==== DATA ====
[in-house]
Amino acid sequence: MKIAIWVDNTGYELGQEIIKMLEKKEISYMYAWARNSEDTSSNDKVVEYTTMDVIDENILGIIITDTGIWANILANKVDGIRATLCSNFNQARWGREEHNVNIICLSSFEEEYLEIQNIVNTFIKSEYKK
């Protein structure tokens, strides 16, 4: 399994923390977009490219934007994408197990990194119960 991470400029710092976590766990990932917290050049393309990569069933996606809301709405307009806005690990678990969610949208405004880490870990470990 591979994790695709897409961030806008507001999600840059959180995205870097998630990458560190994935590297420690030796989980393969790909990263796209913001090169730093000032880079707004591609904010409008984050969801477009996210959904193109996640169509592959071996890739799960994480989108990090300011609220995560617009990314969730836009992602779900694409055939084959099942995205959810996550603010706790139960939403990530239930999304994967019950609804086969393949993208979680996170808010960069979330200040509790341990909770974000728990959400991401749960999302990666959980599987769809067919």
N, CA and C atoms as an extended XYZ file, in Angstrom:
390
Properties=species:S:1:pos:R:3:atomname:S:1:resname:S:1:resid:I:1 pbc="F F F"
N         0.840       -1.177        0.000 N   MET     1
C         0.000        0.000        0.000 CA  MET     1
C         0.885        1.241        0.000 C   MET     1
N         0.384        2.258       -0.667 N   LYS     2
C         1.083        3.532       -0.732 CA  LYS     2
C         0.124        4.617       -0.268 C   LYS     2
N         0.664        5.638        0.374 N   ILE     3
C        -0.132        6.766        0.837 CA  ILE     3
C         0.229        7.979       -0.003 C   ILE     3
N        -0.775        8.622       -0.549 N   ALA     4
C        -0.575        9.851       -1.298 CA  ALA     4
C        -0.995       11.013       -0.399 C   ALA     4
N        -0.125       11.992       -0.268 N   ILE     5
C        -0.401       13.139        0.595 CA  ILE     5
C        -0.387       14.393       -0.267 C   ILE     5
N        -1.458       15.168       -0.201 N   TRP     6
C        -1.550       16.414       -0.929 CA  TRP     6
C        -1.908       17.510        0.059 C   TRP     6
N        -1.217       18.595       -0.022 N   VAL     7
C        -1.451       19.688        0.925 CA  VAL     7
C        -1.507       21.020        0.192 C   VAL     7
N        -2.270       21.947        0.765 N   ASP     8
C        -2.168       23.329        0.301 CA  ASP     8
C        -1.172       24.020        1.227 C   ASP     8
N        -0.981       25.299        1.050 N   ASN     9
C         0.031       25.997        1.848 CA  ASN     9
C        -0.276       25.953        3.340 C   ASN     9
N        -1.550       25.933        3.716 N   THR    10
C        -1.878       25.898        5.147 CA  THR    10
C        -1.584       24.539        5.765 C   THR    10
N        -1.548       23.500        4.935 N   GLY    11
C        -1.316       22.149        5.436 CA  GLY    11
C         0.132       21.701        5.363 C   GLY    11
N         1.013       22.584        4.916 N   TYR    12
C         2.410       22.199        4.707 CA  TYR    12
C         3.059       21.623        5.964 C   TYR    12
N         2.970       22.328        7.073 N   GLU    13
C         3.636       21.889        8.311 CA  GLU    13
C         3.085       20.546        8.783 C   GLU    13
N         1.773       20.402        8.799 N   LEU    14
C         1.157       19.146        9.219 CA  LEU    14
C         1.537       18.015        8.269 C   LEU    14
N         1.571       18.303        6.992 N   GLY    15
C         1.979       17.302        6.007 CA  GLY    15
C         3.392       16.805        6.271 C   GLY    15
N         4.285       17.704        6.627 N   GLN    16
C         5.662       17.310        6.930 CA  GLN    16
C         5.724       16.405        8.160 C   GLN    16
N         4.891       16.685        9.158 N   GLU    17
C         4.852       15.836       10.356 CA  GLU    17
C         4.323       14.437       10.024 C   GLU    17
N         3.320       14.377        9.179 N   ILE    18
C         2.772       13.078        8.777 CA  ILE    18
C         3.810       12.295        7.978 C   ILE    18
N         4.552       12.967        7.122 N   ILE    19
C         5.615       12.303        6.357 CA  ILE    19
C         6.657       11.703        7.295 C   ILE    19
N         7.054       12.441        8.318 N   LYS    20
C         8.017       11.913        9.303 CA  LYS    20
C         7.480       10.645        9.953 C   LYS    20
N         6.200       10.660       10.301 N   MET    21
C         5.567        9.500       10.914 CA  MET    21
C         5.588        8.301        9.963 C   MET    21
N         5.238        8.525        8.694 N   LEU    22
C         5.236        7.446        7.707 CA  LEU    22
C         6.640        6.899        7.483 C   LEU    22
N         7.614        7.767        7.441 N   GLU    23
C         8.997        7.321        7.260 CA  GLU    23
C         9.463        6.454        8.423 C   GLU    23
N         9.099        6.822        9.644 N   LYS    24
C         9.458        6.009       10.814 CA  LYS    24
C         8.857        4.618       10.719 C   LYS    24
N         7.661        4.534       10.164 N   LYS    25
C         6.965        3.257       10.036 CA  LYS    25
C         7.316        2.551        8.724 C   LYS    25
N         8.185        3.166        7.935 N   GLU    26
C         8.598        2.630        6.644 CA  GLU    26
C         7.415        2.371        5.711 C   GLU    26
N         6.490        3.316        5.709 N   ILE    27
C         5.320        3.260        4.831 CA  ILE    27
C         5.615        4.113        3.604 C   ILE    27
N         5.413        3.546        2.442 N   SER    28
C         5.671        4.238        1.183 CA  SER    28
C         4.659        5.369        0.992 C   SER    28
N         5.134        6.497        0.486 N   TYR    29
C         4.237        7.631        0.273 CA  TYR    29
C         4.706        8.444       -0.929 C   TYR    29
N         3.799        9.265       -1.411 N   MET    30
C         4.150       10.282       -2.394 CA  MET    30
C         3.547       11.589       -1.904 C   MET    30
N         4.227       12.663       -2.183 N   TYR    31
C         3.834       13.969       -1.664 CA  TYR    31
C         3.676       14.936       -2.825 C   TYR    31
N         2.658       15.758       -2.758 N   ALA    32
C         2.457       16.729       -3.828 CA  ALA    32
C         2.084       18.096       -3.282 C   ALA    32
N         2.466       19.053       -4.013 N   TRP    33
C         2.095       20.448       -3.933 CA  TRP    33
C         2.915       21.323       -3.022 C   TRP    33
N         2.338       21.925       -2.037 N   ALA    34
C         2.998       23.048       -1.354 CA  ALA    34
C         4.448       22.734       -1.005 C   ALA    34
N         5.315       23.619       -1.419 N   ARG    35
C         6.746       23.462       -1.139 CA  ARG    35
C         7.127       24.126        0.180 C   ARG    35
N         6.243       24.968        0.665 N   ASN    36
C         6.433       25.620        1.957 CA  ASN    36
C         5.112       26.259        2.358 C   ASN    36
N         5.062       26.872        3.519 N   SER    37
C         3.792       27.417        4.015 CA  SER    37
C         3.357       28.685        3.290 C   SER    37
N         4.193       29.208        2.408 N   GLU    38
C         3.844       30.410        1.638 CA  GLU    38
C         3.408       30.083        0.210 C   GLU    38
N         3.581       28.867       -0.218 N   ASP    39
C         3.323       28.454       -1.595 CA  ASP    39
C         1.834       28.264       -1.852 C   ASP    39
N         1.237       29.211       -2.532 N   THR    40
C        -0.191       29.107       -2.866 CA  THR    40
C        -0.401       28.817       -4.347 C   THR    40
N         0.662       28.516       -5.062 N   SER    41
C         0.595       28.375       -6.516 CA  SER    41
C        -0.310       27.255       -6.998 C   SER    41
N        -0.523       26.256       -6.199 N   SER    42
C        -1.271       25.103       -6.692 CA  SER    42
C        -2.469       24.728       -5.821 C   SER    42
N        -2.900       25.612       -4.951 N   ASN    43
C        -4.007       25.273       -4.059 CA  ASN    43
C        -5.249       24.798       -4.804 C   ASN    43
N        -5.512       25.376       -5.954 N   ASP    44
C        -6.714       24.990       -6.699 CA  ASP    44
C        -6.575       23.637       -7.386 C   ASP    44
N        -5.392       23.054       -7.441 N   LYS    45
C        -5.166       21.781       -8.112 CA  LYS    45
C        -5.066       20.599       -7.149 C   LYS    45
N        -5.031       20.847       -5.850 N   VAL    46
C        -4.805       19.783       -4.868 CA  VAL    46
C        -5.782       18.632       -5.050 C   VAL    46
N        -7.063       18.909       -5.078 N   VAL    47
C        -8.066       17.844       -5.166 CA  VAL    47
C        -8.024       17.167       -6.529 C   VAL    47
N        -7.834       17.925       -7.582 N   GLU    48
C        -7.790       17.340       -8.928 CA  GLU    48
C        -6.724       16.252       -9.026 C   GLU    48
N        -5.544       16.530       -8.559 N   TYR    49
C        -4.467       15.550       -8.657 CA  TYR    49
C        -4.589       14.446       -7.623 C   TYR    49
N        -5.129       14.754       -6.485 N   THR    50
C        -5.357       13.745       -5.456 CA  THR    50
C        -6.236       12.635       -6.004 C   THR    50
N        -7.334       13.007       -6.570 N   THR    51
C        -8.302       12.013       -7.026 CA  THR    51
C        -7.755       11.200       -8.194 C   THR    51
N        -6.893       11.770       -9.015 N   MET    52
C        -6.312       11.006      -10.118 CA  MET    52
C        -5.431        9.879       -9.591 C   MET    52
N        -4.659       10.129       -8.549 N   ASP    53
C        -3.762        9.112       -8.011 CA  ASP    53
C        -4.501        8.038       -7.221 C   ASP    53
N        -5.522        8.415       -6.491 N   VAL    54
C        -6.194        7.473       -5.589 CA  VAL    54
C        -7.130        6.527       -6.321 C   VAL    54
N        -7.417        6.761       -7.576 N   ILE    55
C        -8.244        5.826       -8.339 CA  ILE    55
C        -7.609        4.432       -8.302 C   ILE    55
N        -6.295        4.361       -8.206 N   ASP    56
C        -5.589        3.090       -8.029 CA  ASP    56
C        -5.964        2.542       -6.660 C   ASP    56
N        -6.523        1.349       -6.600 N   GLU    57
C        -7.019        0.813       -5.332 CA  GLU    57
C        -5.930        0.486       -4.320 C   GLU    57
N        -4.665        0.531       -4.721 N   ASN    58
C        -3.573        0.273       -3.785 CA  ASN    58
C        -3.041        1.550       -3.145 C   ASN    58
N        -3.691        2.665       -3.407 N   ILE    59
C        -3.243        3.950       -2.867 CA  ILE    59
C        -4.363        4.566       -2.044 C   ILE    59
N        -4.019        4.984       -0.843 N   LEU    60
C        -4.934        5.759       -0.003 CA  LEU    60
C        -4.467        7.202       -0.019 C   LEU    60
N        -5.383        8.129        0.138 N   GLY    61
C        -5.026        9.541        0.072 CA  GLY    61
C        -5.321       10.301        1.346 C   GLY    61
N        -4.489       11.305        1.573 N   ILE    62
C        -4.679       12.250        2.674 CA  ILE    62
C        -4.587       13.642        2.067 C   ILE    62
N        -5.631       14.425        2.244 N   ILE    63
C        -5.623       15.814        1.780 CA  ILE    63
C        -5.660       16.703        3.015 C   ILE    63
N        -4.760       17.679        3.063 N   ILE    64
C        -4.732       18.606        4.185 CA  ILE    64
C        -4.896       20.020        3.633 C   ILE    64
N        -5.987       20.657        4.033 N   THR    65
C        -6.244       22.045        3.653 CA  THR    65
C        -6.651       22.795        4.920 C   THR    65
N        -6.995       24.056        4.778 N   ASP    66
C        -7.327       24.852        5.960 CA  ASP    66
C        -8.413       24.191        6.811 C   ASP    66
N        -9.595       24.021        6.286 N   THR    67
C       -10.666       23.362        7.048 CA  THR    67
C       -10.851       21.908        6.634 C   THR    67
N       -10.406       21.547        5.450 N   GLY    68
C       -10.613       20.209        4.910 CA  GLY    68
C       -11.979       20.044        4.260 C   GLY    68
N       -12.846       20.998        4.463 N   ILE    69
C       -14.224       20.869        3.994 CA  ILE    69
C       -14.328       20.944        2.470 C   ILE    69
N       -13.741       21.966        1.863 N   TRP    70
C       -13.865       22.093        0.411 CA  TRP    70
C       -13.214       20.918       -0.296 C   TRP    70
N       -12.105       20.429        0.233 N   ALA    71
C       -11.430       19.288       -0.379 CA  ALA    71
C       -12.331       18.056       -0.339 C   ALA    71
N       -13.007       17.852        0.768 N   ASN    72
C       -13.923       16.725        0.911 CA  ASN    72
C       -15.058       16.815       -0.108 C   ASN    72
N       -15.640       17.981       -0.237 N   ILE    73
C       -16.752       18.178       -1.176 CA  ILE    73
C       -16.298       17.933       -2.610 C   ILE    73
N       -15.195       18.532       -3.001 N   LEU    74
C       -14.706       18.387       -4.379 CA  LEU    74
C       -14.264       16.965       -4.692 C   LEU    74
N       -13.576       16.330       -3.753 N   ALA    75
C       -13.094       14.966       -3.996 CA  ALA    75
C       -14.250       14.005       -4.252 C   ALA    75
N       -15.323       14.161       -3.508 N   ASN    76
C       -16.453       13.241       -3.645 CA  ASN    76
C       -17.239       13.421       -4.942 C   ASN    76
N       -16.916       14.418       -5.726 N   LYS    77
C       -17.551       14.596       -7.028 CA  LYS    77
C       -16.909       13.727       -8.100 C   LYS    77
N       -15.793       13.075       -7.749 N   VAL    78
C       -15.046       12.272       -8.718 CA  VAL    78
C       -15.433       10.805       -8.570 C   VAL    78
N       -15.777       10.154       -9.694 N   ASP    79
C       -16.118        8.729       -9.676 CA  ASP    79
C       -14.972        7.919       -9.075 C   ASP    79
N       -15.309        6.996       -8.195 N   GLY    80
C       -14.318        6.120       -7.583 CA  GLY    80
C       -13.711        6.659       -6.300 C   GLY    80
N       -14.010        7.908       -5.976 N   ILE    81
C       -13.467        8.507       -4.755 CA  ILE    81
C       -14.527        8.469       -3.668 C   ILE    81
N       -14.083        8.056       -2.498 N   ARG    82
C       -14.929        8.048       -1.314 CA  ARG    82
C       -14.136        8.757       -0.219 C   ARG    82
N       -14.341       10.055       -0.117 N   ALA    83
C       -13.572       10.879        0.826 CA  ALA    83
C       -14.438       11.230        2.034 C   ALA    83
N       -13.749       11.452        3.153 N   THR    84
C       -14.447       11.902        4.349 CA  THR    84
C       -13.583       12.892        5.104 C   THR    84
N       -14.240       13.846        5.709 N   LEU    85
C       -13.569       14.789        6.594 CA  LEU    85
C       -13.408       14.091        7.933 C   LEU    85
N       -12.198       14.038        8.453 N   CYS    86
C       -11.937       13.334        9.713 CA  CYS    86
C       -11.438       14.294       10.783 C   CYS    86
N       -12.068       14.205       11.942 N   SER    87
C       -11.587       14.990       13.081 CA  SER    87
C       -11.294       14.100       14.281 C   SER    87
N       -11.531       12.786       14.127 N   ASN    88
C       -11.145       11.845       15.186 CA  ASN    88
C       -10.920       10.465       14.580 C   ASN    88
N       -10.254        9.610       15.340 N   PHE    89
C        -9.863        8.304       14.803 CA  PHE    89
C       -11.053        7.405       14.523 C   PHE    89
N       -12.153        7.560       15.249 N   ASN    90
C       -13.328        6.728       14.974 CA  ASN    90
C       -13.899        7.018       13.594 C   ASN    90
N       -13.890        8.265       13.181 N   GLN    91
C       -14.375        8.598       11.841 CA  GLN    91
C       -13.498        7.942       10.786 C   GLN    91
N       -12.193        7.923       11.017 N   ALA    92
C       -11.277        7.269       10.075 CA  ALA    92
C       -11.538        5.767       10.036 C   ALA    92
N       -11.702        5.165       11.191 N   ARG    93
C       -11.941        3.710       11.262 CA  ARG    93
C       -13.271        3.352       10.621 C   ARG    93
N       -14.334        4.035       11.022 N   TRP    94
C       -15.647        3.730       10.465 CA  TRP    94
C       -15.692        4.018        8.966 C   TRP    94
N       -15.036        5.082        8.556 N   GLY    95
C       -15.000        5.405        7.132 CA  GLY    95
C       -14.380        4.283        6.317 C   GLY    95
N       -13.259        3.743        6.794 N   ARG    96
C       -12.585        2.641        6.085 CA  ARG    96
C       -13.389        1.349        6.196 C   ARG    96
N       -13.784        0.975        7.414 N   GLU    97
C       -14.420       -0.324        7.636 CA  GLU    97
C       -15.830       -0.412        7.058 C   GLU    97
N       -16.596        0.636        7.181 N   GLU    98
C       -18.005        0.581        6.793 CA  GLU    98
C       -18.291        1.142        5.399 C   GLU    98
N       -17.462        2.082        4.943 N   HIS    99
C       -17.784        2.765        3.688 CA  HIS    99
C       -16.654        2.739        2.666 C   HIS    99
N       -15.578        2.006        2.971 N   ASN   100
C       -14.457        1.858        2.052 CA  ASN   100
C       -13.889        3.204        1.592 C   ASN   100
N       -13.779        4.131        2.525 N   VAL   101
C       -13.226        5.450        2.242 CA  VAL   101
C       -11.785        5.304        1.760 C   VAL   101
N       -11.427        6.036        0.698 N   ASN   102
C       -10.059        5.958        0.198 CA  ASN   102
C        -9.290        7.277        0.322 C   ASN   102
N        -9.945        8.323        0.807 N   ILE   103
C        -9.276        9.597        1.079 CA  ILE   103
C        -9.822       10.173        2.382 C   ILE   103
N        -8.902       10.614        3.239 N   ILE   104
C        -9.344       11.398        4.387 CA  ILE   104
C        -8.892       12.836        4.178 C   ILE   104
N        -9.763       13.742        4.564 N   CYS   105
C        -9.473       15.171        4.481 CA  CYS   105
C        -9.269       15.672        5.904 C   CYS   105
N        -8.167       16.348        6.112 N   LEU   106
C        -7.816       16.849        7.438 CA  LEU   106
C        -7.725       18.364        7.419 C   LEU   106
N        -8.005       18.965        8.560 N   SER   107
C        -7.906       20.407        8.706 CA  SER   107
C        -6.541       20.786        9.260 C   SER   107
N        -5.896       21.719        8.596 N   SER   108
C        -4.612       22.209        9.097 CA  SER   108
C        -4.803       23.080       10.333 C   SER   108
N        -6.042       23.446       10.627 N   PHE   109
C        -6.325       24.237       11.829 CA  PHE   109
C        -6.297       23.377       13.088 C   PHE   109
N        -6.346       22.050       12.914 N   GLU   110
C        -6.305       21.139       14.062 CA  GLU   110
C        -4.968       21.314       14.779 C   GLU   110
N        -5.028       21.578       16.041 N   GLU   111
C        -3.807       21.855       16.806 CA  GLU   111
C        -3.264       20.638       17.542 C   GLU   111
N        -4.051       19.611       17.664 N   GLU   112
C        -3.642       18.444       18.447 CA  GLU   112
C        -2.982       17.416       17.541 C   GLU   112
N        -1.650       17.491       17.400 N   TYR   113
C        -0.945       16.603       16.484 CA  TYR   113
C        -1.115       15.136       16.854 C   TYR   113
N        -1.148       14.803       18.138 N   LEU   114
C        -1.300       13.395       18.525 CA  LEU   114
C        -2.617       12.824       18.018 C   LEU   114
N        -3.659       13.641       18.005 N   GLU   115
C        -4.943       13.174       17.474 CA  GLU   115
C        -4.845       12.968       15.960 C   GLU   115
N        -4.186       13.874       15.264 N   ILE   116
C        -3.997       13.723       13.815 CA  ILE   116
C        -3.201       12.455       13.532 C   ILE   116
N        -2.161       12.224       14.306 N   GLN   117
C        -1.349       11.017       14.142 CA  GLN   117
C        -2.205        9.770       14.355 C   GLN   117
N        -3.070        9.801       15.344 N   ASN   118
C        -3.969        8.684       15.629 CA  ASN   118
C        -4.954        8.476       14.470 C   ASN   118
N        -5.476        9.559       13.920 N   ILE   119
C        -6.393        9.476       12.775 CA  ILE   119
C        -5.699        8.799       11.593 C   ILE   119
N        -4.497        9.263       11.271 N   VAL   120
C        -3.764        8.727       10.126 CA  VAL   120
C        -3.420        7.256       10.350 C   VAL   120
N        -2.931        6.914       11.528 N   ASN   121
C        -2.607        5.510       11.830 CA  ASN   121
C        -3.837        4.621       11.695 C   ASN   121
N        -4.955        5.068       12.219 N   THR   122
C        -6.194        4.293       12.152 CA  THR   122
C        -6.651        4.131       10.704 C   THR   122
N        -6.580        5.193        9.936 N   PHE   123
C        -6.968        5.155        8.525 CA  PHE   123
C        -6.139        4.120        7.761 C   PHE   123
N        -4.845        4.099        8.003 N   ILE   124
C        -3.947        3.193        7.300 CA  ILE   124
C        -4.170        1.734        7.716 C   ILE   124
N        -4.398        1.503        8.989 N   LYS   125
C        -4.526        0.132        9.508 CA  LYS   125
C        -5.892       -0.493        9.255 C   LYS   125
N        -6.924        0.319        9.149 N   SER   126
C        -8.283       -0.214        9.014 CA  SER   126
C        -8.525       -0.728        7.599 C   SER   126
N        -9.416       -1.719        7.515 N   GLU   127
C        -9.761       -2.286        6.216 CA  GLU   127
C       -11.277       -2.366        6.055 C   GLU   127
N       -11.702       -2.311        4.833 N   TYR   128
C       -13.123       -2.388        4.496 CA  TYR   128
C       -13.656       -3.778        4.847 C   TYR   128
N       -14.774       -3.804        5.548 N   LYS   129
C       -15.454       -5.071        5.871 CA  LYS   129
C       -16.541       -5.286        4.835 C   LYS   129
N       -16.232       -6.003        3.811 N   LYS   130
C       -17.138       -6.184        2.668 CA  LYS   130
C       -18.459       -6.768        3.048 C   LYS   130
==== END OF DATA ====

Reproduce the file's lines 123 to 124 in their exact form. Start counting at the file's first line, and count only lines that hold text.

C         1.834       28.264       -1.852 C   ASP    39
N         1.237       29.211       -2.532 N   THR    40